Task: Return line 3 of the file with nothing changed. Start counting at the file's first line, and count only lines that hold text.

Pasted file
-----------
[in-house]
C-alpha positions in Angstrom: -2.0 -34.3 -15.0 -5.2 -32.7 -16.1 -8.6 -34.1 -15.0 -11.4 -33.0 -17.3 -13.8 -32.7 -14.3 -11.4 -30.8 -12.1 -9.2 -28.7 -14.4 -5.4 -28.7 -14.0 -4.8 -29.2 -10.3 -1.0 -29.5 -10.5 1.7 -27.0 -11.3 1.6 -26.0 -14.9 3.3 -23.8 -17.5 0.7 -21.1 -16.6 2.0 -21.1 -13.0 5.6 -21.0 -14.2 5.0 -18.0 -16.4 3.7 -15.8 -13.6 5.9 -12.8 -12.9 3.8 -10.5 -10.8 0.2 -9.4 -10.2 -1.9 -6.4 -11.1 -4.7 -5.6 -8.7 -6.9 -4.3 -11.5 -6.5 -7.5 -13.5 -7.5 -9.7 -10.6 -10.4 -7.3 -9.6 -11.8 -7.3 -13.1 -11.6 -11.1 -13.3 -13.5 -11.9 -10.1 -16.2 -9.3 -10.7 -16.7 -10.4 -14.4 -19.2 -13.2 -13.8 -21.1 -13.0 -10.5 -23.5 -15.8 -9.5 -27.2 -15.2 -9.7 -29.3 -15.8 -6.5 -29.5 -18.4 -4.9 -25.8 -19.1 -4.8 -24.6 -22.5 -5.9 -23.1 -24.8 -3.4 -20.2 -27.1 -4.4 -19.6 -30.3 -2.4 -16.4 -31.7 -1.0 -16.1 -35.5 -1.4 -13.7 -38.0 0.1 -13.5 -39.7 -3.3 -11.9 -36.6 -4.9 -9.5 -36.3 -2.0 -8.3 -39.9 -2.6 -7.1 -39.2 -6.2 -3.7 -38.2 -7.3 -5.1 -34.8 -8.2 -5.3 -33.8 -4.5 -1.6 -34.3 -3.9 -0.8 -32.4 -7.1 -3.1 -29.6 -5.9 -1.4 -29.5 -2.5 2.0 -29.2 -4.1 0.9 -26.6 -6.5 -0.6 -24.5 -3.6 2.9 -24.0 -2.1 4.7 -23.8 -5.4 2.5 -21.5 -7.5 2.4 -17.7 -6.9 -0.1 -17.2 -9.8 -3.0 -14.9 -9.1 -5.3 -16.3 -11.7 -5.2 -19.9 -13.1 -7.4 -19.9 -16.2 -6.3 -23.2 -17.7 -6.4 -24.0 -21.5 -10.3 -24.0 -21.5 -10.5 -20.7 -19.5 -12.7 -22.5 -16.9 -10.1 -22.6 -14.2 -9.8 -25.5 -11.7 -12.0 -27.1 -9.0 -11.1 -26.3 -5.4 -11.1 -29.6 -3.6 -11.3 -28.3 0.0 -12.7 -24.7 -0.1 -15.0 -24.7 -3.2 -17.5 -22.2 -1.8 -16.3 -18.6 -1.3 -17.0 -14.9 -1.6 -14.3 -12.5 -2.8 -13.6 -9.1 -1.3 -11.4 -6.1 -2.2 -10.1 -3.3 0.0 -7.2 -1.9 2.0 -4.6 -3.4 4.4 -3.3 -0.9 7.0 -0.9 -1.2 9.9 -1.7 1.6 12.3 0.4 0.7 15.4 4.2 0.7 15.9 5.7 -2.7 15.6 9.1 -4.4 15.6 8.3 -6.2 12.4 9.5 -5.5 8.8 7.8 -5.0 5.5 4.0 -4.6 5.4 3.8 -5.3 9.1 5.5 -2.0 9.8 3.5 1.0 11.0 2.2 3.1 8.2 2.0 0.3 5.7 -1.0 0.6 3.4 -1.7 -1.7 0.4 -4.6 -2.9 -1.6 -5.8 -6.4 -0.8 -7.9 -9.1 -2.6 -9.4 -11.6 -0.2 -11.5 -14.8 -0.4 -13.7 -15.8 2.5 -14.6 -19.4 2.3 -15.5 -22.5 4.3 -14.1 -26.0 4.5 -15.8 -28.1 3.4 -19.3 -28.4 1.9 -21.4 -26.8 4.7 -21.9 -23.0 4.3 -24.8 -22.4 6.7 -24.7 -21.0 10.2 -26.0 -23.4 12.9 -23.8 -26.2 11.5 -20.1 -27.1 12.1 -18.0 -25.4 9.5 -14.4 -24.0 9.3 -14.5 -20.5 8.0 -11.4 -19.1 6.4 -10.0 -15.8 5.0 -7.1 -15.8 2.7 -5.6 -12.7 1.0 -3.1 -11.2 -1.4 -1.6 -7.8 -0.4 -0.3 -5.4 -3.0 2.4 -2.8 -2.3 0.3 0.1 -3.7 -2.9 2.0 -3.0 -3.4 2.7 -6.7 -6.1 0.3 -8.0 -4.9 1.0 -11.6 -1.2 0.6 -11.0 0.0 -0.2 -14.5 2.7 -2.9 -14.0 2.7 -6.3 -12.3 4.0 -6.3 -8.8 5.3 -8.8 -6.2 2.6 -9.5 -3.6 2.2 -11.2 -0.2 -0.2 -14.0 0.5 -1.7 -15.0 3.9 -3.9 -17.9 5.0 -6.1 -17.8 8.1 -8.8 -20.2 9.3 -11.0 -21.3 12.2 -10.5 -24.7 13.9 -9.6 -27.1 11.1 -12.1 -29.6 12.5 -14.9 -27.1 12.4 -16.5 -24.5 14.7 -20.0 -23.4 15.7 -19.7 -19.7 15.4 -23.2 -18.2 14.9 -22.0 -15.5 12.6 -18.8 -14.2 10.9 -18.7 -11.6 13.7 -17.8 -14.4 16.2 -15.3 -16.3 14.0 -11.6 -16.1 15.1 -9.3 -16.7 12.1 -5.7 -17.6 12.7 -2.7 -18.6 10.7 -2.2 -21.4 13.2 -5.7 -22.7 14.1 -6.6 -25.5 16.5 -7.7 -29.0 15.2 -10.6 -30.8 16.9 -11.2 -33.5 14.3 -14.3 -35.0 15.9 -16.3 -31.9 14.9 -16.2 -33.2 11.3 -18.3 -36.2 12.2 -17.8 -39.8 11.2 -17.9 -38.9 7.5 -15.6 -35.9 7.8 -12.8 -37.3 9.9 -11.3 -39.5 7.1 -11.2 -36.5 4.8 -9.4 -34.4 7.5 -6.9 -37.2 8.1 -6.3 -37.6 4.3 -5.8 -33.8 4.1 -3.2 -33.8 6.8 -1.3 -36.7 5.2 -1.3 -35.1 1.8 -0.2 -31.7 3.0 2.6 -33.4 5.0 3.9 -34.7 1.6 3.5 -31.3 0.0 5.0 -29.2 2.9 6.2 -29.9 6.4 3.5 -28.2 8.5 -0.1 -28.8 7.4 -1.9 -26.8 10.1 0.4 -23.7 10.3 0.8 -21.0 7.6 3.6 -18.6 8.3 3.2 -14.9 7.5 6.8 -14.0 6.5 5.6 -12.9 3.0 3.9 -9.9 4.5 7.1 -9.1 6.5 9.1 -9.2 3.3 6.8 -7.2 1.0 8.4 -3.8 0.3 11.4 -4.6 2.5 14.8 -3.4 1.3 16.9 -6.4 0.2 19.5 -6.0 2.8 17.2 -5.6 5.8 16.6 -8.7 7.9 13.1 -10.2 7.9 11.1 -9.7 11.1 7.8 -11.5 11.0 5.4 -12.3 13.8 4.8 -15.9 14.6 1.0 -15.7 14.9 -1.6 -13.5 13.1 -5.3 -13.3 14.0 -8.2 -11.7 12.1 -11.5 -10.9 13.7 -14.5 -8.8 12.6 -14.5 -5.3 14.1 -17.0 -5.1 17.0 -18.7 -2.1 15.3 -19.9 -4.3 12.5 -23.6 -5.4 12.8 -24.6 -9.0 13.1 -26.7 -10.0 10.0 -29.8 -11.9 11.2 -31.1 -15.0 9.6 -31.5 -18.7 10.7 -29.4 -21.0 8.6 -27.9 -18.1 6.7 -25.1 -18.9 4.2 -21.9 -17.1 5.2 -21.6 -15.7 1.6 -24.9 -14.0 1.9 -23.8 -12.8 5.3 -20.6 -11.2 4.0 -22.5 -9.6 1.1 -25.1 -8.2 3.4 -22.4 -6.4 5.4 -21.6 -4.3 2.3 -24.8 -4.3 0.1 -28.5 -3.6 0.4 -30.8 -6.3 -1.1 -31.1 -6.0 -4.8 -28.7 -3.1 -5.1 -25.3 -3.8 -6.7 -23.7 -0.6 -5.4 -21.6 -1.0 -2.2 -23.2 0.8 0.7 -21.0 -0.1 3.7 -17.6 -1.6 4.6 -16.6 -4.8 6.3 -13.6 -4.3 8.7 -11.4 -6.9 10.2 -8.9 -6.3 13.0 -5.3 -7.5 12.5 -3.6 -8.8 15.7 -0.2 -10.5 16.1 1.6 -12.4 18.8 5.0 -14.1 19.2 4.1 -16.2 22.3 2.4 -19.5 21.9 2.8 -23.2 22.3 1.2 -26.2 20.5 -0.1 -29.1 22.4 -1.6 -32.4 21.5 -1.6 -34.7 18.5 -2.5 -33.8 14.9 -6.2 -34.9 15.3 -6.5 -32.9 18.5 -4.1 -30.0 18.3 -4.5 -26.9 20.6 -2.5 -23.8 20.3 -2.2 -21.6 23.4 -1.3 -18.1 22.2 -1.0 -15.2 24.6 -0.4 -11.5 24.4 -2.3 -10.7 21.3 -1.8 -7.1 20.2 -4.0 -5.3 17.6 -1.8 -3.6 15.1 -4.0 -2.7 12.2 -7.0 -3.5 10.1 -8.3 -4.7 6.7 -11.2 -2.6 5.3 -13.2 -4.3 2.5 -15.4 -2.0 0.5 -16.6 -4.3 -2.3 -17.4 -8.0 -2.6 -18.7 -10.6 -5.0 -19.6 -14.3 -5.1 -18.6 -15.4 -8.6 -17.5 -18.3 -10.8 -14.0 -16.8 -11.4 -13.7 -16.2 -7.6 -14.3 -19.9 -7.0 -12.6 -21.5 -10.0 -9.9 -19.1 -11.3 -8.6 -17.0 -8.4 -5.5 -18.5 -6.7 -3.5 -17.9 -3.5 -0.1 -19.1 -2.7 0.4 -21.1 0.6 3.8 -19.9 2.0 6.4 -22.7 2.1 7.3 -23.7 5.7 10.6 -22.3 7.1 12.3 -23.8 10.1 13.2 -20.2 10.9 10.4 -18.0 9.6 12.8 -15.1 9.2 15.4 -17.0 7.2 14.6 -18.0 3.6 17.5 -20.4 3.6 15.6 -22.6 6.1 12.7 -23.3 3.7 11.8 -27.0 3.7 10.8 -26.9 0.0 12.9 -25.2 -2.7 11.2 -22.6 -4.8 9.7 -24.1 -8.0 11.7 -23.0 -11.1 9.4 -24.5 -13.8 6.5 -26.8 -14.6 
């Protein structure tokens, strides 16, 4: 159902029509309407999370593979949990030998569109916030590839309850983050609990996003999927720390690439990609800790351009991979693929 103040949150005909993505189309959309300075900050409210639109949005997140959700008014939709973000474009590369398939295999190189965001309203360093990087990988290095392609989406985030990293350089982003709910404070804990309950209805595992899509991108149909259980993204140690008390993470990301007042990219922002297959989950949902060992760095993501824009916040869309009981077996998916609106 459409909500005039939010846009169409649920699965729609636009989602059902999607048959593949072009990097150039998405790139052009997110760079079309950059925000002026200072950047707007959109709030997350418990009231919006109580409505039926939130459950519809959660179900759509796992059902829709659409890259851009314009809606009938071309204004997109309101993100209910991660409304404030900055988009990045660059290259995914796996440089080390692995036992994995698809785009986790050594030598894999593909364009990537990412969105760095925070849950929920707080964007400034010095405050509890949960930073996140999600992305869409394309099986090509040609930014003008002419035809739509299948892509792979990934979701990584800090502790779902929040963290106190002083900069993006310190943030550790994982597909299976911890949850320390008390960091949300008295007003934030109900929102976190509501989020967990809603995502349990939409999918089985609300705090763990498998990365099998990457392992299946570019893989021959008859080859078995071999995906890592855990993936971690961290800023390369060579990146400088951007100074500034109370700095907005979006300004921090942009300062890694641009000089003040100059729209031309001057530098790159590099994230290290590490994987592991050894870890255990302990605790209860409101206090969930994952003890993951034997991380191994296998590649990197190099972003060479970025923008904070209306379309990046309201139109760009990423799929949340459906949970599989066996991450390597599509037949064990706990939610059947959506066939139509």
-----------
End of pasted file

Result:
């Protein structure tokens, strides 16, 4: 159902029509309407999370593979949990030998569109916030590839309850983050609990996003999927720390690439990609800790351009991979693929 103040949150005909993505189309959309300075900050409210639109949005997140959700008014939709973000474009590369398939295999190189965001309203360093990087990988290095392609989406985030990293350089982003709910404070804990309950209805595992899509991108149909259980993204140690008390993470990301007042990219922002297959989950949902060992760095993501824009916040869309009981077996998916609106 459409909500005039939010846009169409649920699965729609636009989602059902999607048959593949072009990097150039998405790139052009997110760079079309950059925000002026200072950047707007959109709030997350418990009231919006109580409505039926939130459950519809959660179900759509796992059902829709659409890259851009314009809606009938071309204004997109309101993100209910991660409304404030900055988009990045660059290259995914796996440089080390692995036992994995698809785009986790050594030598894999593909364009990537990412969105760095925070849950929920707080964007400034010095405050509890949960930073996140999600992305869409394309099986090509040609930014003008002419035809739509299948892509792979990934979701990584800090502790779902929040963290106190002083900069993006310190943030550790994982597909299976911890949850320390008390960091949300008295007003934030109900929102976190509501989020967990809603995502349990939409999918089985609300705090763990498998990365099998990457392992299946570019893989021959008859080859078995071999995906890592855990993936971690961290800023390369060579990146400088951007100074500034109370700095907005979006300004921090942009300062890694641009000089003040100059729209031309001057530098790159590099994230290290590490994987592991050894870890255990302990605790209860409101206090969930994952003890993951034997991380191994296998590649990197190099972003060479970025923008904070209306379309990046309201139109760009990423799929949340459906949970599989066996991450390597599509037949064990706990939610059947959506066939139509």